With temperatures expected to climb into the 100s again this weekend, it is important for the community to take precautions when being active outside. Keep the following tips in mind when venturing outdoors to get your daily workout.

Hydrate. This is the most basic, obvious advice for anyone planning an outdoor workout in the heat. However, many people hydrate incorrectly. It is important to drink fluids during and for 24 hours after strenuous exercise, especially in the heat. Aim to consume four to eight ounces of water for every 15 to 20 minutes of exercise. 

Drinking isn’t the only way to hydrate — foods with high water content, such as cucumbers and watermelon, can help as well.
However, athletes also need to monitor their fluid intake to minimize risk of hyponatremia, which occurs when the sodium level in a person’s blood gets too low. One cause is excess fluid intake during high-intensity exercise, which dilutes the blood sodium level.
Drinking sports drinks with electrolytes and salt is also essential after a hard workout in the sun. Many of these drinks are high in sugar, so double check the label before chugging something that may have unnecessary ingredients.
Wear appropriate clothing. Just the other day, I saw a young man running down Bastogne Street in a sweatshirt and a beanie. It was 95 degrees. While I understand the desire to train in this manner, it is dangerous. Wearing improper clothing does not allow sweat to evaporate from the body, which can result in heat stroke or exhaustion.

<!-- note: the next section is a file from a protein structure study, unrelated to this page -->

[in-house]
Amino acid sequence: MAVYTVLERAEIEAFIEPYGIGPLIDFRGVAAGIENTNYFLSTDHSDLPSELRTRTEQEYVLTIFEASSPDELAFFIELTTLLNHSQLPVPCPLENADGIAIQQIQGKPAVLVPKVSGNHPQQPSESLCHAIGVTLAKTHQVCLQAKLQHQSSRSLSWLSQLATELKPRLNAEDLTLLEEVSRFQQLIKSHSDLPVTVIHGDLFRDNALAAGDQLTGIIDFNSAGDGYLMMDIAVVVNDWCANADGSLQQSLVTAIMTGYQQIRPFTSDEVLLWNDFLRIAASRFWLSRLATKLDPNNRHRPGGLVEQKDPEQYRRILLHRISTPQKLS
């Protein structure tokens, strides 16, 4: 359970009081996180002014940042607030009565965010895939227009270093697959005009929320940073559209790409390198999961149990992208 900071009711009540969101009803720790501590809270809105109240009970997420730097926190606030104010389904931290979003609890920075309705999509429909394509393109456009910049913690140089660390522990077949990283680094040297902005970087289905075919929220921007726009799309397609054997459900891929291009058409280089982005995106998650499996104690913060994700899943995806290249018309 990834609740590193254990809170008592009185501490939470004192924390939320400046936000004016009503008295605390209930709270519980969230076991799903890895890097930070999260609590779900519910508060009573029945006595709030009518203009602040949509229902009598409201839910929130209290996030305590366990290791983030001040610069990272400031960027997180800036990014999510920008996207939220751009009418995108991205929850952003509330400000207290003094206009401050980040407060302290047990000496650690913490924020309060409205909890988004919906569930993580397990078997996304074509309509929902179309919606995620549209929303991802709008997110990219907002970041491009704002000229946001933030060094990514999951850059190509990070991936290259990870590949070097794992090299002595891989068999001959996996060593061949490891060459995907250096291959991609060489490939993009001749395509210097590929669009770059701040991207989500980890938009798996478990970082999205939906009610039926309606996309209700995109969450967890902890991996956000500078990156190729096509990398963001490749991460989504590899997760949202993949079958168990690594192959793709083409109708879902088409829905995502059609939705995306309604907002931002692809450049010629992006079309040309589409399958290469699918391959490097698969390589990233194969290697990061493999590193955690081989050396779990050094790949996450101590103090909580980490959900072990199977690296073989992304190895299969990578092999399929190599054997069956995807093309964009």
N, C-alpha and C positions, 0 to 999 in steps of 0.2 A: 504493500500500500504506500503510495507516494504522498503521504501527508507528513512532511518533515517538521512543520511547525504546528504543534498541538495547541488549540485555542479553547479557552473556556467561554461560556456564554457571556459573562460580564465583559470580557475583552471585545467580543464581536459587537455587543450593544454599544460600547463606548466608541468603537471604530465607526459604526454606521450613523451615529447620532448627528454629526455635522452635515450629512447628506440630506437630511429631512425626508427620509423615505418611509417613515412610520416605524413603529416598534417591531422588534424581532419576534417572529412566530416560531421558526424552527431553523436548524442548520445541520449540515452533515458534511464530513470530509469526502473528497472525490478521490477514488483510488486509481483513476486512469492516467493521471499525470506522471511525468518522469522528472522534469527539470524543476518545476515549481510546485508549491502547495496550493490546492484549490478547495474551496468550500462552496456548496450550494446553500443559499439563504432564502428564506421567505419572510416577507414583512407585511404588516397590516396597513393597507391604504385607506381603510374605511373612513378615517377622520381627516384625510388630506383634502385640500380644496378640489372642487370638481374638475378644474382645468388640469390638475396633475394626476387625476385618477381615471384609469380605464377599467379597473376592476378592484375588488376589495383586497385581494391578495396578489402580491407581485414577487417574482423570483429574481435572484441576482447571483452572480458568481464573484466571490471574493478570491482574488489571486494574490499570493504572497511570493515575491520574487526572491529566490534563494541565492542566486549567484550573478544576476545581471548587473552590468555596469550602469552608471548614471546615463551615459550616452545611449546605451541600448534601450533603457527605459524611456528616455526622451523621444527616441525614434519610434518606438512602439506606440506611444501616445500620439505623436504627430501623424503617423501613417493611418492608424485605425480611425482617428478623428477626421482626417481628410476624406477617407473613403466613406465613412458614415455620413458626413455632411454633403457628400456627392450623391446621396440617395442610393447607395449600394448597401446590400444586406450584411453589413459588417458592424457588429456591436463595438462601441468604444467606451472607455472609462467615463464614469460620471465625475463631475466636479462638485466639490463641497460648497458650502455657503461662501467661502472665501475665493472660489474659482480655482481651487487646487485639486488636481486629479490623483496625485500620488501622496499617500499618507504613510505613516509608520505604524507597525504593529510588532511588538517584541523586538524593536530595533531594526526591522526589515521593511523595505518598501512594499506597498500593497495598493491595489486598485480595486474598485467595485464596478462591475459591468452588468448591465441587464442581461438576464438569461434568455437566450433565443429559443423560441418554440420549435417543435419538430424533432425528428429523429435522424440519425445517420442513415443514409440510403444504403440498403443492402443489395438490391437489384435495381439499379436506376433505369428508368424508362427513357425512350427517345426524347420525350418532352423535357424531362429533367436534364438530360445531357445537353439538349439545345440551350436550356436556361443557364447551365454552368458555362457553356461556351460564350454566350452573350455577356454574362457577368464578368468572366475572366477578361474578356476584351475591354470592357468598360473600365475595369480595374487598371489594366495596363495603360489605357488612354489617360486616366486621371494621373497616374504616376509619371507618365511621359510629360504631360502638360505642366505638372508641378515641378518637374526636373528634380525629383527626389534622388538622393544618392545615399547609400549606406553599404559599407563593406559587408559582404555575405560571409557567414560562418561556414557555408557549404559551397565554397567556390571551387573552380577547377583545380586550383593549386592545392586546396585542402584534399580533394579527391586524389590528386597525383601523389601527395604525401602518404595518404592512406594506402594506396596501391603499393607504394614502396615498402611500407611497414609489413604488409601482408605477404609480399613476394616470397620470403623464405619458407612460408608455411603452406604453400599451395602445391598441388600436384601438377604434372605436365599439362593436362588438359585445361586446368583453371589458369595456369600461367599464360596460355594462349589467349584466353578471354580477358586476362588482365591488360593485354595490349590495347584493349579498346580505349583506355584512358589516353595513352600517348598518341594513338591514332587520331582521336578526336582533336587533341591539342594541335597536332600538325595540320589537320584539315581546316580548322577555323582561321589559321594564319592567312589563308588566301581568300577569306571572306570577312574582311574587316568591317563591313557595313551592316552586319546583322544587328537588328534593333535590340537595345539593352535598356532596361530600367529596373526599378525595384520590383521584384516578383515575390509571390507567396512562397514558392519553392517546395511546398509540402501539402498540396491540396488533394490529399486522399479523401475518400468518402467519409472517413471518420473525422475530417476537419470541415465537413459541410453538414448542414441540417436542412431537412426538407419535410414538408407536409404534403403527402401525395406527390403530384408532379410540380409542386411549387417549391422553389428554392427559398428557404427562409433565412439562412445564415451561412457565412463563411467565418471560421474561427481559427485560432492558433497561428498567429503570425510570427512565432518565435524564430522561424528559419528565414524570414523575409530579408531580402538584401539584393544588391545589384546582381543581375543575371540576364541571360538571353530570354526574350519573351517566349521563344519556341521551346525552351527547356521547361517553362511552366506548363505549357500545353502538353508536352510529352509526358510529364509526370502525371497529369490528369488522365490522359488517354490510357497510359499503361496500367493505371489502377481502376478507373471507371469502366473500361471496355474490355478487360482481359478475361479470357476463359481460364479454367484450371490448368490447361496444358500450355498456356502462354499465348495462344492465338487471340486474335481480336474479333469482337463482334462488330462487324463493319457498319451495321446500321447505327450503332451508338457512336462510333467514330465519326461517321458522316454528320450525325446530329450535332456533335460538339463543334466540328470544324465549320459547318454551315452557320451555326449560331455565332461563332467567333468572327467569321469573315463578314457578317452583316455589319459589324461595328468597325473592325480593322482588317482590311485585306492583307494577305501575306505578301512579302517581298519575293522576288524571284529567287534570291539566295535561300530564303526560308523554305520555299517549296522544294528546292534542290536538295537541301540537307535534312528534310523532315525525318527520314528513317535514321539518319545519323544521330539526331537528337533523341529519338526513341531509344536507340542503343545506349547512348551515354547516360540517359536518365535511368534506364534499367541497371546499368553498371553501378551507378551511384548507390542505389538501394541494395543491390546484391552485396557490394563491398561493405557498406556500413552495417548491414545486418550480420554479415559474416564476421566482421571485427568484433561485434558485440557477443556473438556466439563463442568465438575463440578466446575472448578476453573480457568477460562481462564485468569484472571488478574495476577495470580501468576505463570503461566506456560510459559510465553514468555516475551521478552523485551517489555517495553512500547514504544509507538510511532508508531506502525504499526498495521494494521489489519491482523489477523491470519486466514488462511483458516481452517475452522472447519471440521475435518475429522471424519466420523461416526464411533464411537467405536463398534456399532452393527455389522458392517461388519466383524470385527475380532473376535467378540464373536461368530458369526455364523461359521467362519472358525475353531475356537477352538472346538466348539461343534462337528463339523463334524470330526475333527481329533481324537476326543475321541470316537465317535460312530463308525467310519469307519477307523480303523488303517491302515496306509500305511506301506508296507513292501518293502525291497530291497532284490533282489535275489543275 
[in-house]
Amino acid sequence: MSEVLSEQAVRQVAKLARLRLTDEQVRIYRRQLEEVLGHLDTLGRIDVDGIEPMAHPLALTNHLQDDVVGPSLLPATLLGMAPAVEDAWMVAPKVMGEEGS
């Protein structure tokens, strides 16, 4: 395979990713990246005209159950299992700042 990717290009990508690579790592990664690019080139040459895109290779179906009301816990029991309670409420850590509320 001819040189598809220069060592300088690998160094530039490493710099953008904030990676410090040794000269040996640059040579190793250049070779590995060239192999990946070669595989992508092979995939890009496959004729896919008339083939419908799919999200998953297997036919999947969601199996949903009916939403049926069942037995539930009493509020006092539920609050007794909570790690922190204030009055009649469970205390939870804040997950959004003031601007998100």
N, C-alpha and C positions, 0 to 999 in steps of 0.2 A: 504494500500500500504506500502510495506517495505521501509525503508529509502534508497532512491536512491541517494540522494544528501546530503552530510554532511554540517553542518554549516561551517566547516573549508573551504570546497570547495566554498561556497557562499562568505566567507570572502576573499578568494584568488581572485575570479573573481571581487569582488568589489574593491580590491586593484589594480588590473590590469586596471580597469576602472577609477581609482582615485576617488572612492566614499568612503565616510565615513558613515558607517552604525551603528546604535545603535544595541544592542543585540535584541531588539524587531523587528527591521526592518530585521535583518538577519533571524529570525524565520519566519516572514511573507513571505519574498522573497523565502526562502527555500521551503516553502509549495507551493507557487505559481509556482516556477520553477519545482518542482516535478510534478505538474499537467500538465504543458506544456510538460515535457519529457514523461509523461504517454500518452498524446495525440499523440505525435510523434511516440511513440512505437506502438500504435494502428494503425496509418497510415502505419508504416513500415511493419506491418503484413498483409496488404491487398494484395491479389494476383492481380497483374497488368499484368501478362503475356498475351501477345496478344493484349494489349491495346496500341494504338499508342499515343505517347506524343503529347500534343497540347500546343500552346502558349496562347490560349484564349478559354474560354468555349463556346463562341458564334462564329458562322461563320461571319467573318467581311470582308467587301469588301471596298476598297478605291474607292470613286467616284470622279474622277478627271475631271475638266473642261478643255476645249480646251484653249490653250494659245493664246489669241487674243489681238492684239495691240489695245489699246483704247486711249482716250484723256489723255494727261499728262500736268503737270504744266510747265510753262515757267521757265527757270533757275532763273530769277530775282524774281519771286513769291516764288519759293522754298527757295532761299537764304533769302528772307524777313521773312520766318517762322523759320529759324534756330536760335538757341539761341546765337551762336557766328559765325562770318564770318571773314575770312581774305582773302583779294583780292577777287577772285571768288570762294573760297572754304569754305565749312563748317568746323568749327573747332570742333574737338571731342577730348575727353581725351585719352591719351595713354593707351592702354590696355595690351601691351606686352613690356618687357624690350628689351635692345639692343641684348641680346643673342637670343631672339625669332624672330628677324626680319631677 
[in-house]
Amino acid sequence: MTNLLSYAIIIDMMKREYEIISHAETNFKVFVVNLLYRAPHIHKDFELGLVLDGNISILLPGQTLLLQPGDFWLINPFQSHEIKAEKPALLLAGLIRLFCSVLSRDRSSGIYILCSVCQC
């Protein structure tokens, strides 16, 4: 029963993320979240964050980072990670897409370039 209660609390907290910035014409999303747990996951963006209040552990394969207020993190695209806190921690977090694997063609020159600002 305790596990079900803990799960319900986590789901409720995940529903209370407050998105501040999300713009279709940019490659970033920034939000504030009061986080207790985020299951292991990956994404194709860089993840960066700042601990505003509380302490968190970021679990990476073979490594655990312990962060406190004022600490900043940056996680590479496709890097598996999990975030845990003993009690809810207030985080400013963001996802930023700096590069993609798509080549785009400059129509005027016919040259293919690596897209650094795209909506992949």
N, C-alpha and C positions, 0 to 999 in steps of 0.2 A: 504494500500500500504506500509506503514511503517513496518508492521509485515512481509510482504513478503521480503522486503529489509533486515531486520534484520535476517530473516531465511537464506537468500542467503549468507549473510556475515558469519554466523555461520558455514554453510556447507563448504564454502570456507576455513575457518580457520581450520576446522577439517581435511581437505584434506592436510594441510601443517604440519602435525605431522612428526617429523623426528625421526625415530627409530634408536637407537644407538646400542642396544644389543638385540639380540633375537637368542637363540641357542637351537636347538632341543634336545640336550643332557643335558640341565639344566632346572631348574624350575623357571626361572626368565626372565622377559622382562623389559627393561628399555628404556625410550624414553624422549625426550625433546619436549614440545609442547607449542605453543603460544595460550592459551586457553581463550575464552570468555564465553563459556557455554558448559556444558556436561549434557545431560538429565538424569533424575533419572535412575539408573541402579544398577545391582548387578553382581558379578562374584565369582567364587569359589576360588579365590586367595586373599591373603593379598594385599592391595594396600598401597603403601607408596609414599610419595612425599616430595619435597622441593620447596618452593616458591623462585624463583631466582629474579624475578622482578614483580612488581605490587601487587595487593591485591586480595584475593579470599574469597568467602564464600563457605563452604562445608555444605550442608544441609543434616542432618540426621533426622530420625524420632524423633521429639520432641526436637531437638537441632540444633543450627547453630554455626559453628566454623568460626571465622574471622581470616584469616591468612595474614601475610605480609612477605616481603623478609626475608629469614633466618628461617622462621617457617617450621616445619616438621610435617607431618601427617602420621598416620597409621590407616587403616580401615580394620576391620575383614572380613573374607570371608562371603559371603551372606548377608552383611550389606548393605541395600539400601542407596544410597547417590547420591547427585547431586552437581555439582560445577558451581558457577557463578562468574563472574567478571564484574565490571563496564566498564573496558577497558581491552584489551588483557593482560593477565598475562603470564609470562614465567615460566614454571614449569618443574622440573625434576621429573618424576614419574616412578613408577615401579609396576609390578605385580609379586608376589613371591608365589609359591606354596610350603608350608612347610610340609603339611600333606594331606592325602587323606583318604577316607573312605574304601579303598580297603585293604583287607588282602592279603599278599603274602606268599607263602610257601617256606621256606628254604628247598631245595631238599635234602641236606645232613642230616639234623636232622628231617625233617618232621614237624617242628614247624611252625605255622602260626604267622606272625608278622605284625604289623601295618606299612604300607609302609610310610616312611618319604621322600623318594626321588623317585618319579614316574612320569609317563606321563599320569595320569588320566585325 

Working out in light-colored, moisture-wicking, loose-fitting clothing is imperative in summer heat. This will allow sweat to evaporate from your body, naturally cooling you off.
Use sunscreen. Many people might not even think twice before stepping out the door for their morning run without applying sunscreen, but this is a mistake. Although the peak time for sun exposure is 10 a.m. to 3 p.m., you can get burned at any time, so make sure you apply at least SPF 30 before exercising outside.
Monitor heat warnings. Another one of the most basic tips is to check the local weather before engaging in outdoor athletic activities. Lately, our area has been under heat advisories that caution against any extended activity outside. The National Weather Service issues these heat advisories when the heat index is at or above 100 degrees for two hours. The point of these warnings is to mitigate unnecessary injuries resulting from outdoor activities in the heat, so take heed when your area is under an active advisory.
Pick the right workout. Running a two mile sprint probably isn’t the smartest idea when it’s 92 degrees outside with 90 percent humidity. Take it a little slower if you have to, and try engaging in cooler workouts, like swimming, or go for a hike or trail run in shaded woods.
Plan strategically. Try to structure your workout schedule to allow morning or evening exercise, when the heat and humidity are lower. If this isn’t possible, think about taking your routine indoors.
Track your heart rate. Heart rate monitors are not only helpful for tracking workout efficiency —they can also alert you when your body may be dehydrated. Those who use heart rate monitors regularly know what their usual heart rate is during their workout. If they notice an unusual heart rate spike, that may be a sign of a heat-related issue.
Listen to your body. No one knows your body better than you, so make sure you pay attention to it! If you start feeling dizzy, lightheaded, or just not like yourself during a normal workout, stop. Don’t push yourself because you have to finish that one workout. The reward is not worth the risk.